I had the opportunity to serve as a judge at the Invent the Future Challenge Summit 2019, presented by KID Museum and the Montgomery County Public Schools, this past weekend at Gaithersburg High School. The event was the culmination of a 4-month long STEM competition where hundreds of middle school teams found a solution to the challenge question: what will you make to protect life on this planet? I expected nothing less than lots and lots of exploding baking soda volcanoes.
The normally enormous gymnasium felt quaint as hundreds of 6th to 8th graders assembled with their projects. These students had dedicated many after-school hours to finding innovative solutions to address climate change, and they were super excited to share their ideas and even prototypes. I was blown away by the breadth of ideas covered by the kids: one team made a trash can that automatically sorts recyclables from trash using ultrasound, while another built a prototype CO2 capture drone designed to hover over factories and freeways to clean polluted air. There was a prototype of an ocean-riding trash collector with underwater vision, a 3D-printed induction motor bus, and a 3D-printed exhaust pipe CO filter. Another team even created a cryogenic freezer to enable artificial insemination of endangered animal species on location, although they'd need to build a ton of these based on the latest UN report.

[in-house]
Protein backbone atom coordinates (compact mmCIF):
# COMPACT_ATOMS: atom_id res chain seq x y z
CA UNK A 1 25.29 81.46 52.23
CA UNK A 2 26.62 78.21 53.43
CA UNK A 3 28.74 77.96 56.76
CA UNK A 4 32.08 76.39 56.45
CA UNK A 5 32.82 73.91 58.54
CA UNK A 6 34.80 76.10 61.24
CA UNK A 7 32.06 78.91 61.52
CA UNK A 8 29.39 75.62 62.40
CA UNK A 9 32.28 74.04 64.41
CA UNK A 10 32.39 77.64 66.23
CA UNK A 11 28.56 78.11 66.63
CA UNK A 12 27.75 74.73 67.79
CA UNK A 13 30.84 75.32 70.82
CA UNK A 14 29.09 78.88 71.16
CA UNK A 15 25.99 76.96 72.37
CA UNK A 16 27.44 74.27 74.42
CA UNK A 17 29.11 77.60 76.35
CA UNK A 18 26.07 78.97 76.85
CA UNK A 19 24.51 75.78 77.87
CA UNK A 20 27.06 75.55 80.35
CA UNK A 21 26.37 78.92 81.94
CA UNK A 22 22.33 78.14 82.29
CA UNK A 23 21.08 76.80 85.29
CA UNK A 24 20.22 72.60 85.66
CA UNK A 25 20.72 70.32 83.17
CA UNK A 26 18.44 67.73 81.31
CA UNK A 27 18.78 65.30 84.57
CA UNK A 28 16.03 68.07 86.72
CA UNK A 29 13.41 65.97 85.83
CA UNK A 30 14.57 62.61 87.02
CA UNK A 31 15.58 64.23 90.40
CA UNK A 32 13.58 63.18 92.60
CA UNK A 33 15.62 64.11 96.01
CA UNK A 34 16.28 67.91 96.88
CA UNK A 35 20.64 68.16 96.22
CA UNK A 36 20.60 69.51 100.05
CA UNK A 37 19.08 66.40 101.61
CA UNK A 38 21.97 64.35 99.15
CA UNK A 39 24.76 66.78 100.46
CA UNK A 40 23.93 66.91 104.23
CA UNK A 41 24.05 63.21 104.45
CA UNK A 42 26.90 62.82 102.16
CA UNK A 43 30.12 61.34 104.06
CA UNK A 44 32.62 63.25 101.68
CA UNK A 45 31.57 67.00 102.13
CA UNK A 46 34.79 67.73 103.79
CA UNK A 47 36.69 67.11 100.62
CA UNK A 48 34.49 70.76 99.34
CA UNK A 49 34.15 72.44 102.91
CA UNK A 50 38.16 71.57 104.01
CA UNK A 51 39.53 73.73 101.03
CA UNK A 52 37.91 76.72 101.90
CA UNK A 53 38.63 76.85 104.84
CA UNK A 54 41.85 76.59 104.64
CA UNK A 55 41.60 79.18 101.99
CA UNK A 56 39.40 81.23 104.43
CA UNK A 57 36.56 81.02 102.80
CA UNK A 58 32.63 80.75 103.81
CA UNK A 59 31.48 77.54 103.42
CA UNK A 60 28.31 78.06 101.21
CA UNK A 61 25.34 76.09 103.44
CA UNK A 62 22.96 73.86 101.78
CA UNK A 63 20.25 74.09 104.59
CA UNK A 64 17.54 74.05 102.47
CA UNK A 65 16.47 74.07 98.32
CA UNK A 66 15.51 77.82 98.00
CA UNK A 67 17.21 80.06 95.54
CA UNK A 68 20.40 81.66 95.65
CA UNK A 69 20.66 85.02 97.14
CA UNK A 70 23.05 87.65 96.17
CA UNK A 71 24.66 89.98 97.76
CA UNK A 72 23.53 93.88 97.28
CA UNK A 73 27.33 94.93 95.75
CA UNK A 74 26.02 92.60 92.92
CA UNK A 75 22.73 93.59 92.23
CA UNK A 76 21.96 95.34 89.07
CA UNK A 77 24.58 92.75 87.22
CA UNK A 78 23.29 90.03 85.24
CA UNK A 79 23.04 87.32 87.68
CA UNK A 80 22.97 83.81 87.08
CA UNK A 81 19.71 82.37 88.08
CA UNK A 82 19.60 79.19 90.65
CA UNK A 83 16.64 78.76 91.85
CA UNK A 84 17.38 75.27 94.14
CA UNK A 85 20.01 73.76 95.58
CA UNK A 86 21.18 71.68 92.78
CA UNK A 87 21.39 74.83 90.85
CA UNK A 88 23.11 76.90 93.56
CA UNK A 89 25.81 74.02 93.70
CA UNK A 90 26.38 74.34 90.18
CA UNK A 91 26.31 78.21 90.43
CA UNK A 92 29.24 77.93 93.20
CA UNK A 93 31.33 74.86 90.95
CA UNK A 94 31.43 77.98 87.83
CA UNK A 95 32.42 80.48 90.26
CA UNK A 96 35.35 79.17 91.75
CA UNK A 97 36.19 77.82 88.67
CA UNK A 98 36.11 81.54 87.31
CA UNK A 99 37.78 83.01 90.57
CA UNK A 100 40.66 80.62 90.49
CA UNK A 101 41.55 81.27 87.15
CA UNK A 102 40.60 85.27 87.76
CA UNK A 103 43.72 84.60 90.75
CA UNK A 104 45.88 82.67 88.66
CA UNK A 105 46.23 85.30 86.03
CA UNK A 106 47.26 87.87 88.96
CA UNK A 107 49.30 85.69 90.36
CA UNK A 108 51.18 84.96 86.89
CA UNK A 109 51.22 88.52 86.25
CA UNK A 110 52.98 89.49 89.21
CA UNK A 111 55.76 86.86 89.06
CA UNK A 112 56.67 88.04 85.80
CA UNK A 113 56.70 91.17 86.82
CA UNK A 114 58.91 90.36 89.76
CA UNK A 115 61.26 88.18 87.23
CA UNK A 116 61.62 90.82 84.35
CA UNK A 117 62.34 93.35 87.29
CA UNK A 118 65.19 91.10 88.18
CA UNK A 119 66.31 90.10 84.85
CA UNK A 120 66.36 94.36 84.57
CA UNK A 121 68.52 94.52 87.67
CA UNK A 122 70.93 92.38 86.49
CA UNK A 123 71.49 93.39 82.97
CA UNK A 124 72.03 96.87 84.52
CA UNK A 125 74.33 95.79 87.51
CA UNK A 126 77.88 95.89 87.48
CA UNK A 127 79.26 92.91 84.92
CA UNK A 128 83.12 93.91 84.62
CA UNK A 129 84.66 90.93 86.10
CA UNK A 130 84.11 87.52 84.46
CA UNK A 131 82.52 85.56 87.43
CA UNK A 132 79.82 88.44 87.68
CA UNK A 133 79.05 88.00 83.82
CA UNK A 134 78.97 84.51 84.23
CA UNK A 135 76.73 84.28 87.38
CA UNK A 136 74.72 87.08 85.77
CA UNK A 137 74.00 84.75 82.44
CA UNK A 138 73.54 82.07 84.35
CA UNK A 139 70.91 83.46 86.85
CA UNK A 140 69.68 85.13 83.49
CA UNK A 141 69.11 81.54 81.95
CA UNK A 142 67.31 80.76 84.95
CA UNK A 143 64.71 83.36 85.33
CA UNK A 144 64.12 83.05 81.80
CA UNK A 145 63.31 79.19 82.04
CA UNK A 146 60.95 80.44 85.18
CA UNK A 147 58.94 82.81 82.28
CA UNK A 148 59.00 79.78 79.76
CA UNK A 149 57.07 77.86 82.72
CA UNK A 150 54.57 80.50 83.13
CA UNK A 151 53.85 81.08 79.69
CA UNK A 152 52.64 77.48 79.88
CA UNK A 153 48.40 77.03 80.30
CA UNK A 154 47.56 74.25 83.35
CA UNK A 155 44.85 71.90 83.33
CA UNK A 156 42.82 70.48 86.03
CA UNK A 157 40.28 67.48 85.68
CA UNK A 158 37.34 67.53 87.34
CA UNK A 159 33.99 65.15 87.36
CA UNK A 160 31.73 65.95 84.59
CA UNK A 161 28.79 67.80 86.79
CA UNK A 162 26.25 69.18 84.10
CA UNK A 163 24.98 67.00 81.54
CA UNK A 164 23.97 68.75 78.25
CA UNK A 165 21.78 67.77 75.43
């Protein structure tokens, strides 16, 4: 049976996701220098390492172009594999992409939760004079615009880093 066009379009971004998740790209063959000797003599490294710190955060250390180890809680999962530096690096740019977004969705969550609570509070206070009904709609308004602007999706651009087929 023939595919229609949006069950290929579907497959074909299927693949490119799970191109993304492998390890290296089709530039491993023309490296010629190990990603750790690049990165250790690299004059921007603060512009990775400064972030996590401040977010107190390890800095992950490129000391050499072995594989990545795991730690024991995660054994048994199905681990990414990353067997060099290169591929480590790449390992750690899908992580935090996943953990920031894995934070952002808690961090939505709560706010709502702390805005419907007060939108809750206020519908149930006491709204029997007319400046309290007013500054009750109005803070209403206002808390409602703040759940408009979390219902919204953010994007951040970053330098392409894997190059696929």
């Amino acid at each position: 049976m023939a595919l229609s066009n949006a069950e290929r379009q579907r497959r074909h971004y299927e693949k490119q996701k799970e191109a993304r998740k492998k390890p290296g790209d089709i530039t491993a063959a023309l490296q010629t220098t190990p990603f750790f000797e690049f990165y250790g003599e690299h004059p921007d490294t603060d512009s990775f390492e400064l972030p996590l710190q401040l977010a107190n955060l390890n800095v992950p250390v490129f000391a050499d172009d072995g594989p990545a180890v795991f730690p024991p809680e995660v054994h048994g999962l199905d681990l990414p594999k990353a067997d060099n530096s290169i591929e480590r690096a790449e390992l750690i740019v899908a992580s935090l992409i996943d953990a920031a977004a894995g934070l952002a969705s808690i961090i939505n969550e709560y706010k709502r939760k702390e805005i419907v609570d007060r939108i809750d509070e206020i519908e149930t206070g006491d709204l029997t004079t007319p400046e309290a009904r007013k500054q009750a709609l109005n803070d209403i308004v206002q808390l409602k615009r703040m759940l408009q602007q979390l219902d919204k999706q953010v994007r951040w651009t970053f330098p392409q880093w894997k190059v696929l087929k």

There are 214 teams here today in three huge gyms, Montgomery County Middle Schoolers ready to #InventTheFuture @KIDMuseumMD pic.twitter.com/iYZE7Jz4yd
— Sara Romeyn, Ph.D. (@BullisHGS) May 11, 2019
The most impressive team of kids made bioplastic from plant-based glycerin and has plans to produce a future version that's waterproof. Their presentation included deep background research on the environmental impact of petroleum-based plastics and estimated the price point at which their bioplastic would become competitive in order to gain greater adoption.
Although I was disappointed by the absence of baking soda volcanoes, I came away with a renewed sense of hope for our planet and the next generation. Even better, I was even able to share the news about on-demand custom manufacturing at Xometry with a few local tech entrepreneurs and the head of the Georgetown Maker Hub. As students who competed in the Invent the Future Challenge Summit move into high school and beyond, here's hoping they pave the way for sustainability with their innovative ideas, prototypes, and one day, final products.
Image credit: Edwin Remsberg Photography. All images used with permission from KID Museum.